Santa's elves are thinking outside the box when it comes to wrapping gifts this year.
Gone are the days of simply covering up your gift with whatever roll of paper was left over from last year.
Gift-wrapping is becoming an art.
"They theme it out, so everything goes with a color scheme," says Marcell Lawrence, manager of the Audrey's Hallmark, 3514 Clinton Parkway. "All the packages go together. For some people, it's part of decorating their homes during the holidays. They can be part of your decor."
And more and more, that decor isn't the traditional reds, greens and golds of the past.
"A lot of people are drifting toward the bright greens and the pinks," says Kathy Sexton, manager of The Palace, a gift shop at Eighth and Massachusetts streets. "It used to be you'd use all sorts of paper. These days, it's a more coordinated look."
Companies that make gift-wrapping accessories are marketing that way, too. Next to a particular color of rolled gift-wrap might be ribbon, bows and gift tags that match.
That means you don't have to be an expert in color coordination to make your gifts look good.
"You don't have to think about it too hard," Sexton says.
And for those with artistic flair, there's plain brown wrapping paper that's ripe to become a canvas for an art project. Children especially like to decorate their own wrapping paper for gifts for their relatives, Sexton says.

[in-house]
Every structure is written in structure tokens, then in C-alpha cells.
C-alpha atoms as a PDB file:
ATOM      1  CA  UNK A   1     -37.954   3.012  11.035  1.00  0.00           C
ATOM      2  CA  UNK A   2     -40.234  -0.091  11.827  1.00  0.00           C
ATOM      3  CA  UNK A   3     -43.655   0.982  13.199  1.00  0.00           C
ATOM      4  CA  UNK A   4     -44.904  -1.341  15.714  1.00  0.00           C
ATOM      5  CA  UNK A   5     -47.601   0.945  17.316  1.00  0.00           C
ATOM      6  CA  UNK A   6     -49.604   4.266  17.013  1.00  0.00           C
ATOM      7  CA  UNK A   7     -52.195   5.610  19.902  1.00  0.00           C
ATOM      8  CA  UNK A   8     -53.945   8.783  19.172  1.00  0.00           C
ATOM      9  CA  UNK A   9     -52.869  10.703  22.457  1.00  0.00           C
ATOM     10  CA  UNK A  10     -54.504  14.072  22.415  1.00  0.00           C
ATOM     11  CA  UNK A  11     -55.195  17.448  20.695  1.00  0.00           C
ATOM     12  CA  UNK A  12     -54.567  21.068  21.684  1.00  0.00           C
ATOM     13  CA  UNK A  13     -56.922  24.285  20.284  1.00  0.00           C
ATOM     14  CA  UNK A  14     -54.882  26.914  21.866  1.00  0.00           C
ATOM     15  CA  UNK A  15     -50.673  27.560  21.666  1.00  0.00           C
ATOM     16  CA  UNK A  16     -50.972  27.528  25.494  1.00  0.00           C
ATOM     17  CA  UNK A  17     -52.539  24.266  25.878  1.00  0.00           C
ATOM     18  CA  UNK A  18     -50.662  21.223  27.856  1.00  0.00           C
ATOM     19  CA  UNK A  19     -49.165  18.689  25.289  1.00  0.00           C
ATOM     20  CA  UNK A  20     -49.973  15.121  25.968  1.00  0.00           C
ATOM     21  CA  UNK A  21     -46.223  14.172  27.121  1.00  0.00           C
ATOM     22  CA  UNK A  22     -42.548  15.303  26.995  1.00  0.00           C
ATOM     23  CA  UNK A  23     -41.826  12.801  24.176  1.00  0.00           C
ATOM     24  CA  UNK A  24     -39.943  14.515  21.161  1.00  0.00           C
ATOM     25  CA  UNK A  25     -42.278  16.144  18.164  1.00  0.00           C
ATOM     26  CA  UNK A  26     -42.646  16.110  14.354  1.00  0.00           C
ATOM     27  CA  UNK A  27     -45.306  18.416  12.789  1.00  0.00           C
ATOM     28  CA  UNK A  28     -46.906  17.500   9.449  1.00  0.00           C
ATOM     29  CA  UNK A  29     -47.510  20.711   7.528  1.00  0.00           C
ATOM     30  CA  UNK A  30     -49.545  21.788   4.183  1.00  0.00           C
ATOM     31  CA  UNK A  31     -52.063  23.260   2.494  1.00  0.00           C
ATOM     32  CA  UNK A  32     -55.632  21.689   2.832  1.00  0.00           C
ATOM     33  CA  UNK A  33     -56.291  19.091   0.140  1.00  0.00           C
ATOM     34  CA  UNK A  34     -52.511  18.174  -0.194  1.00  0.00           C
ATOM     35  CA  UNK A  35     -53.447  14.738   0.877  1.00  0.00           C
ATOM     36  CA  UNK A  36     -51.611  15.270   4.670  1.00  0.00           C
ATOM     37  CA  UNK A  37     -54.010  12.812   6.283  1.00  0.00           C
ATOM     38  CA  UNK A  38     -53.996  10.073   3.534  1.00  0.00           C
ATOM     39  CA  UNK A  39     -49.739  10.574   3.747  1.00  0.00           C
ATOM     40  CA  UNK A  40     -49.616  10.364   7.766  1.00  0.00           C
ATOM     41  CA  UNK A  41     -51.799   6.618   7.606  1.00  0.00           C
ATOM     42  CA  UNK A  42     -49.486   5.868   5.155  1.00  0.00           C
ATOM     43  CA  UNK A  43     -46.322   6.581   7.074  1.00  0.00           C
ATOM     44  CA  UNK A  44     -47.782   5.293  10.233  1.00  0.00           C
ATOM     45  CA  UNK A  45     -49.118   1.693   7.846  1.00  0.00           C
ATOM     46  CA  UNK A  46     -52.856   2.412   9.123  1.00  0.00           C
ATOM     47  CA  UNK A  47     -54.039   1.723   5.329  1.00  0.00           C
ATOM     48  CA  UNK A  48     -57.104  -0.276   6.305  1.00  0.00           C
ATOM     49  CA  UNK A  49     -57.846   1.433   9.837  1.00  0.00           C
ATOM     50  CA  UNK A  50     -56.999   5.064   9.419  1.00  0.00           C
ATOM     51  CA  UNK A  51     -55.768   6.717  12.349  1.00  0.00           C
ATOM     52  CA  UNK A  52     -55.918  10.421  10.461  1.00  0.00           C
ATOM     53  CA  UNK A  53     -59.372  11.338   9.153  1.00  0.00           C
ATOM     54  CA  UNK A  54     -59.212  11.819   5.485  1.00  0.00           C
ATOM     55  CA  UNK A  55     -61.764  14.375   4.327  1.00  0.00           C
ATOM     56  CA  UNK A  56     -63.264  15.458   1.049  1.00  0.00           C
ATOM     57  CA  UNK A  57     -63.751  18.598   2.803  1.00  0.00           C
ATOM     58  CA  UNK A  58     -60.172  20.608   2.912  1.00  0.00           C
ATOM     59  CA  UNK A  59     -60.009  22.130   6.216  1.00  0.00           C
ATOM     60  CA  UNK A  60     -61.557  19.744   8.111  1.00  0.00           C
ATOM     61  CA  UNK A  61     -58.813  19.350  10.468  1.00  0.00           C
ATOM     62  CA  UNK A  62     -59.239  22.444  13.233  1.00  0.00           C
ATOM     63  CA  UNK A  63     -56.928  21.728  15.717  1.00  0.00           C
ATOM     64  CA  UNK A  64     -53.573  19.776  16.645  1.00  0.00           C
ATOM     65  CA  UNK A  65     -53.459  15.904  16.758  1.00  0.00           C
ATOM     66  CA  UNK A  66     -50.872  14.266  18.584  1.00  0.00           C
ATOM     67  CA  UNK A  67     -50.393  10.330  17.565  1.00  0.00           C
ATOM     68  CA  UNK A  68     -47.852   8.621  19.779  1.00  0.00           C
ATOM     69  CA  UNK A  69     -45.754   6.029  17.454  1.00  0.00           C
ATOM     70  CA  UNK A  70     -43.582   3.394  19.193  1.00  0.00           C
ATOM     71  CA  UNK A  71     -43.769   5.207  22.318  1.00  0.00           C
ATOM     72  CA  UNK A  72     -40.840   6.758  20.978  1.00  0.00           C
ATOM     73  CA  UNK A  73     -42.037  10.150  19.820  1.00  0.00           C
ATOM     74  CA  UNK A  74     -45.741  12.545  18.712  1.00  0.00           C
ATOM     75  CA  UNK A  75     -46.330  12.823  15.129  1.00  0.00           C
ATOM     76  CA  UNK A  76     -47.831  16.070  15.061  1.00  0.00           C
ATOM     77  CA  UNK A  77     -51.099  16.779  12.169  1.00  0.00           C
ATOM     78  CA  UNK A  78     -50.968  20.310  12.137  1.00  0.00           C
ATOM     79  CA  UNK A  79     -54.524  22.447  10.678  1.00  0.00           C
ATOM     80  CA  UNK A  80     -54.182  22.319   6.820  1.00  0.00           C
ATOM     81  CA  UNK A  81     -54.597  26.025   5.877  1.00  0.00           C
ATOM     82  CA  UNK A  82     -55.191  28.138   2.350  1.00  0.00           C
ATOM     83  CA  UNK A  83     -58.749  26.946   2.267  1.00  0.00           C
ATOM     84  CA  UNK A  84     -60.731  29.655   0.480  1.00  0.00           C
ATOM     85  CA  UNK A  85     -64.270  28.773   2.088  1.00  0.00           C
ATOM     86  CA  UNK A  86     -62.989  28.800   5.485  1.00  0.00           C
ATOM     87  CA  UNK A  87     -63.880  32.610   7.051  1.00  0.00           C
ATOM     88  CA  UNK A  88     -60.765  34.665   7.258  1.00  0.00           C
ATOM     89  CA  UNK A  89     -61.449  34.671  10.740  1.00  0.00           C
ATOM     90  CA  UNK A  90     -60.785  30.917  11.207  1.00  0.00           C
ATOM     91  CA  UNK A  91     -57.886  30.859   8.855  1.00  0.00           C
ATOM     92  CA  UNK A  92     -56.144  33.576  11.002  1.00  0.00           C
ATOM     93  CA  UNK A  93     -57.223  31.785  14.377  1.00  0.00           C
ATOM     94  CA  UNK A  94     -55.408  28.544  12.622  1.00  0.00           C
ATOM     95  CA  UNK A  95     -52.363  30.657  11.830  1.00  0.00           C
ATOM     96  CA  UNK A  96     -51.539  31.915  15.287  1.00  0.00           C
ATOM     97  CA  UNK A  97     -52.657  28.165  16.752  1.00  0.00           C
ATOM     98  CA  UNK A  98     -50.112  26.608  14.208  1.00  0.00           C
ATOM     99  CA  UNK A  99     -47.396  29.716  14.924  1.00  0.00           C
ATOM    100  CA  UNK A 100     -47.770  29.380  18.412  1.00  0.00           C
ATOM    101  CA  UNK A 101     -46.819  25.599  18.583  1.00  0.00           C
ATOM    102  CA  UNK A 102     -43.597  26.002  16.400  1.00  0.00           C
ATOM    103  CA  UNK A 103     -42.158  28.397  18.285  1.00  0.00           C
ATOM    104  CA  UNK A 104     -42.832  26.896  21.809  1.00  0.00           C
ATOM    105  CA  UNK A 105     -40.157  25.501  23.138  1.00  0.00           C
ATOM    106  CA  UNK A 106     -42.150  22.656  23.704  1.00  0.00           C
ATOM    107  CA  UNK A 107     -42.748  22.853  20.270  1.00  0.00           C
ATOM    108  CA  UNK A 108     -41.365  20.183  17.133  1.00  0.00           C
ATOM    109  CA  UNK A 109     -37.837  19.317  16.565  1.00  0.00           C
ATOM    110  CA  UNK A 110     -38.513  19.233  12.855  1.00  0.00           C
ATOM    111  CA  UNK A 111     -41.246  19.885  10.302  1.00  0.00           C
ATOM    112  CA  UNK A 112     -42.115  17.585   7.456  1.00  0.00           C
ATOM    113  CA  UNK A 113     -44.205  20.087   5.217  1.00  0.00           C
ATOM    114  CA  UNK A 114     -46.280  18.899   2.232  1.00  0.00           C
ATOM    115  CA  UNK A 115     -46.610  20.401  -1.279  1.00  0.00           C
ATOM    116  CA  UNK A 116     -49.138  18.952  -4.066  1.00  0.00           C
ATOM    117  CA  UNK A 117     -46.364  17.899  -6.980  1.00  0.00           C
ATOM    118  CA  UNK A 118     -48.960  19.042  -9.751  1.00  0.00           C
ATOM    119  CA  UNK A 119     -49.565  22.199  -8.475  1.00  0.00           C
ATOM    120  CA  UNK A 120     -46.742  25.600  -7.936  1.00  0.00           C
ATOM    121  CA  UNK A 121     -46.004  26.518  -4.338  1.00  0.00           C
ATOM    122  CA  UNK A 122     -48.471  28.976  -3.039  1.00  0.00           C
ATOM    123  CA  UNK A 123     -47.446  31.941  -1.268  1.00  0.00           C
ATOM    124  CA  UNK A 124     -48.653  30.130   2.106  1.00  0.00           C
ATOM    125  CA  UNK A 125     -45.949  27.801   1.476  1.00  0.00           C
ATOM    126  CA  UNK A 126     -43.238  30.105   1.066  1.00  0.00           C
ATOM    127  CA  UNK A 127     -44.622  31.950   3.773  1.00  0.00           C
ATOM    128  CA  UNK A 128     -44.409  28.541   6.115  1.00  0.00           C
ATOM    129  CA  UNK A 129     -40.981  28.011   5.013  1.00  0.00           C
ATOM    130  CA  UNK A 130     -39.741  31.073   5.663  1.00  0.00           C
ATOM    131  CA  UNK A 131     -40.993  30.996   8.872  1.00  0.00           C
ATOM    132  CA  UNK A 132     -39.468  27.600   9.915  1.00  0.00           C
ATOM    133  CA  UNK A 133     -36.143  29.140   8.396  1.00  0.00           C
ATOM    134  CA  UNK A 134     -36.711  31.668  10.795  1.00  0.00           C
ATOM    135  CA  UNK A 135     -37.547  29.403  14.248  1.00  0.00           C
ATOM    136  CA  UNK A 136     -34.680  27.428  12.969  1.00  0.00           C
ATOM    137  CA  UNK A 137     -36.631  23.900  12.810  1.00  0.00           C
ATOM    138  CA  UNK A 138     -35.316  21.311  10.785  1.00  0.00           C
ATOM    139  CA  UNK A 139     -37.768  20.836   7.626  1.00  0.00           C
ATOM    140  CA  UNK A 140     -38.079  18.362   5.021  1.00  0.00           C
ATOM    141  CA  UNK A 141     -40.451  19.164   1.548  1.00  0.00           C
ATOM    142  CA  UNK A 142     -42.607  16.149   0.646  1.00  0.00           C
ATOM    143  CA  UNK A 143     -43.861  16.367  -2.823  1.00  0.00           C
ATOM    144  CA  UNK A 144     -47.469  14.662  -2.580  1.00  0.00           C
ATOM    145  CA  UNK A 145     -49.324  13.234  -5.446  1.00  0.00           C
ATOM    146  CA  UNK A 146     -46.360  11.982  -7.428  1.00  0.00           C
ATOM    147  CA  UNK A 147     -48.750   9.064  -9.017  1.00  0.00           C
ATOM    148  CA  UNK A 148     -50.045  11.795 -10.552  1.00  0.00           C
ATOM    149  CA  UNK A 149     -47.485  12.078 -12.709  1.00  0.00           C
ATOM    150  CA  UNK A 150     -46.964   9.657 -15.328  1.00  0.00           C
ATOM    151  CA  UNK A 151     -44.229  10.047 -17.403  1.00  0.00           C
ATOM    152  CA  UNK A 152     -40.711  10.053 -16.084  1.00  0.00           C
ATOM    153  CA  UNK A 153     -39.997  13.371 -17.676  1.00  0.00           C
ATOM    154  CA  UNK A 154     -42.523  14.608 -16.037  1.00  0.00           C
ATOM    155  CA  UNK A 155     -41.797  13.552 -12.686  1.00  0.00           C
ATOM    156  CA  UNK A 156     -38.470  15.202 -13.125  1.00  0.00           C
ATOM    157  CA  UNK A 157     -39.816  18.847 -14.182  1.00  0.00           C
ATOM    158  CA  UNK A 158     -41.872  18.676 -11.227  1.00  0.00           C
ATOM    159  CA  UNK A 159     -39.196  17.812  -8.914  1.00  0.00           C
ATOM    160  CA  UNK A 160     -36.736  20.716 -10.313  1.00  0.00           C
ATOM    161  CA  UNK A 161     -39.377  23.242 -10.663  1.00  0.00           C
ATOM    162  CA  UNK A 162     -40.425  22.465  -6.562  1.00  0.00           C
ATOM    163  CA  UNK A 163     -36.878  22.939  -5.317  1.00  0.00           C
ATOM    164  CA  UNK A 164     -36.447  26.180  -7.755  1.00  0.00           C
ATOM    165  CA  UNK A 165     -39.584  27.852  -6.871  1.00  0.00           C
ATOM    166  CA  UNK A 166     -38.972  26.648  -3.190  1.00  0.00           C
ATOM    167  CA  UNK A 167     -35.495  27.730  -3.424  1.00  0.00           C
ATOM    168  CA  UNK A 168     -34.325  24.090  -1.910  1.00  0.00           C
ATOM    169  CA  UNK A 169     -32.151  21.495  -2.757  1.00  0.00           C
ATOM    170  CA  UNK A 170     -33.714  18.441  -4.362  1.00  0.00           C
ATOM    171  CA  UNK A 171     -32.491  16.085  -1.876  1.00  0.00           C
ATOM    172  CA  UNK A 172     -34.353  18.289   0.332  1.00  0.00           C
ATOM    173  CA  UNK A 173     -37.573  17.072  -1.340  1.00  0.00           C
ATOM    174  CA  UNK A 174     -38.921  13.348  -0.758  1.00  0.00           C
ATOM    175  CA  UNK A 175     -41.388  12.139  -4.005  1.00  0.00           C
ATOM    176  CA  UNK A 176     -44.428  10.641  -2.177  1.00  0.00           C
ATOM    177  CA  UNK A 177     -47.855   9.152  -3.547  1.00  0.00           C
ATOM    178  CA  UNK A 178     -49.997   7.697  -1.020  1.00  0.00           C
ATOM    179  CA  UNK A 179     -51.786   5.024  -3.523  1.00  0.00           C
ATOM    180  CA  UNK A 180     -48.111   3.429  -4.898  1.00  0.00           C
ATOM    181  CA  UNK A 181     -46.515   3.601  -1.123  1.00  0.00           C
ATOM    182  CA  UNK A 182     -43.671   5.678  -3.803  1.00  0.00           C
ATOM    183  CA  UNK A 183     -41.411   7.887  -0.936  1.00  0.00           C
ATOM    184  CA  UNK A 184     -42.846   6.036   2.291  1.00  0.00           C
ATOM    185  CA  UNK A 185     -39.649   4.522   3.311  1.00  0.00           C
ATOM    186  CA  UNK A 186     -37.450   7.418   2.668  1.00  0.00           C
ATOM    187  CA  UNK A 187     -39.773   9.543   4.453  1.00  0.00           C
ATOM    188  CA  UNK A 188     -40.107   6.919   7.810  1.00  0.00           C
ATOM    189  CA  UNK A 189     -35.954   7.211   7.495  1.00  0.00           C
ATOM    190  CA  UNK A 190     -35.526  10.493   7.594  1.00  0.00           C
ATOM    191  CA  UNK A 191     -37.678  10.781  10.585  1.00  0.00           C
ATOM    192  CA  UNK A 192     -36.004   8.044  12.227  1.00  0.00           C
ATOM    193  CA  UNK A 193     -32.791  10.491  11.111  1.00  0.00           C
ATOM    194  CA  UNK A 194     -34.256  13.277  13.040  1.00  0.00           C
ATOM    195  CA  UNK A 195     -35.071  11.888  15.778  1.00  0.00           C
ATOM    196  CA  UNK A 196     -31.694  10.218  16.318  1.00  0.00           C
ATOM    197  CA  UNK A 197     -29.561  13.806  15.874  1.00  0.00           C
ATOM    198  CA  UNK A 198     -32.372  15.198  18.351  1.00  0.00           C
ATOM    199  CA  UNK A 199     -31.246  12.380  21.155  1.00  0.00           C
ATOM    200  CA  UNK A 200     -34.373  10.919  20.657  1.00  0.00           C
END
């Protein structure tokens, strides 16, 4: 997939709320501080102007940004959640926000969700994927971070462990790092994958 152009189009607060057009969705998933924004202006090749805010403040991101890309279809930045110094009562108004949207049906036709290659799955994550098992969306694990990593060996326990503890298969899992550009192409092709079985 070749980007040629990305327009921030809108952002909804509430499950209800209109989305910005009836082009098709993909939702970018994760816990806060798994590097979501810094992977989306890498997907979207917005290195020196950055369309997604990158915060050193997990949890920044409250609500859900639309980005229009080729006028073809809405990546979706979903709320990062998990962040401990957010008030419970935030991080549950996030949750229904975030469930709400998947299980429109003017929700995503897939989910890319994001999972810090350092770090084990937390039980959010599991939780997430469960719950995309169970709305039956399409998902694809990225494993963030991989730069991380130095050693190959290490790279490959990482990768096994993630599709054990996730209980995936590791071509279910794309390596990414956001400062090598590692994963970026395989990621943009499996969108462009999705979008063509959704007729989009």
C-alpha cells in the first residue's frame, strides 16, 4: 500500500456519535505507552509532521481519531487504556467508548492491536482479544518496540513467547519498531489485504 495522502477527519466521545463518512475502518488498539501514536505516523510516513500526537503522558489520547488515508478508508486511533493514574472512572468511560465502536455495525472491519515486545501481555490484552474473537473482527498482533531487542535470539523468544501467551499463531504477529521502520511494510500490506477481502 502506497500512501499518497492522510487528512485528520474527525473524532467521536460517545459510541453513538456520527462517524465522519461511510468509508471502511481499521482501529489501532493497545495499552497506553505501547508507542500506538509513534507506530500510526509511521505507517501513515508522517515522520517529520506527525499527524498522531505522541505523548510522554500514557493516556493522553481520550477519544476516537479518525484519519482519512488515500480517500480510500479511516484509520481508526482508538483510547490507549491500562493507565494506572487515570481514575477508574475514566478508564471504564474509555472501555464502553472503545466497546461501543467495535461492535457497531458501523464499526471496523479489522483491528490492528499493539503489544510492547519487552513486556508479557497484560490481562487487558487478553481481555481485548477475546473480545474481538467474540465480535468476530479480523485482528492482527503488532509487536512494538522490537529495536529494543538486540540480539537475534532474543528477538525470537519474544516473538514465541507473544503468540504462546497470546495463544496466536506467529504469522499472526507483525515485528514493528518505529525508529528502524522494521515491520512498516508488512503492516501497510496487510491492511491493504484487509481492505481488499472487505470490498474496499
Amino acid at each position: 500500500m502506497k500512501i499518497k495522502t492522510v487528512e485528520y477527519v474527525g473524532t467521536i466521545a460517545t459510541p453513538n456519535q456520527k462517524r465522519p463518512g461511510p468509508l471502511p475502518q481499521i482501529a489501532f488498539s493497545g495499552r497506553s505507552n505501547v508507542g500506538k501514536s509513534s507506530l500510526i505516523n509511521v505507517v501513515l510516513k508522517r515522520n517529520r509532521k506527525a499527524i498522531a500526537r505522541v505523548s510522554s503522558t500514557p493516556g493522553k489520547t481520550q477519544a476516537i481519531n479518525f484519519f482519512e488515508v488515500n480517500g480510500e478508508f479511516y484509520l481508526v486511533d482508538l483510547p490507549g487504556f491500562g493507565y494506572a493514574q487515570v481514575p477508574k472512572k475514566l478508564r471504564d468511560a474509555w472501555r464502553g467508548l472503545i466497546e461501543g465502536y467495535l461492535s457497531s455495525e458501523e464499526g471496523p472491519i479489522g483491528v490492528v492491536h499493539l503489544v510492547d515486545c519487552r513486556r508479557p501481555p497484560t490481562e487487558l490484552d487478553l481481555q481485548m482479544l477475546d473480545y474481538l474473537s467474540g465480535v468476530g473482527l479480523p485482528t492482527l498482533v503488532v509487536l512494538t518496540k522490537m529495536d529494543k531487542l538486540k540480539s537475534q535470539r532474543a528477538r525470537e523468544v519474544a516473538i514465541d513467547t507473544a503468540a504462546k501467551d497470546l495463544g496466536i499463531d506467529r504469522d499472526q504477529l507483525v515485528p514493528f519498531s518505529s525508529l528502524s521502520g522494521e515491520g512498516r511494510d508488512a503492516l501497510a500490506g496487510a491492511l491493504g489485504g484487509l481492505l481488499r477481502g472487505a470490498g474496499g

No matter the wrapping paper motif, there are options for sprucing up gifts.
How to wrap a basic box
Demonstrated by Kathy Sexton, of The Palace
Jennifer Holmes, manager at Rod's Hallmark, 2923 Iowa, suggests adding a three-dimensional object to the gift box.
"A lot of times it's real popular to add a little ornament - a little decoration like a little snowman ornament or a snowflake ornament," Holmes says.
Store-bought bows still top homemade bows in sales, Holmes says. But fabric bows are gaining on traditional shiny ones in popularity.
Even if you pick out the perfect paper and accessories, it takes a bit of skill to get the job done.
Cutting extra paper and using a ton of tape doesn't necessarily mean it'll be easier to cover up your gift.
"The thing that makes it the hardest is if you have too much paper to wrap the present," Holmes says. "That kind of takes practice in gauging size."
She says she usually leaves about an inch of extra paper around each edge to guarantee a proper fit.
Sexton suggests using double-sided tape to cut down on unsightly adhesive.
Of course, if you don't feel comfortable wrapping gifts, there's always the easy way out: gift bags.
Cutting sheets of tissue paper in half, rolling them up and filling the top of a gift bag makes for an easy option for concealing a gift.
"If you can't wrap," Sexton says, "that's a perfect way to go."
And if even that seems too difficult, Holmes has another strategy.
"A lot of people this time of year," she says, "have presents wrapped at the place where they get them."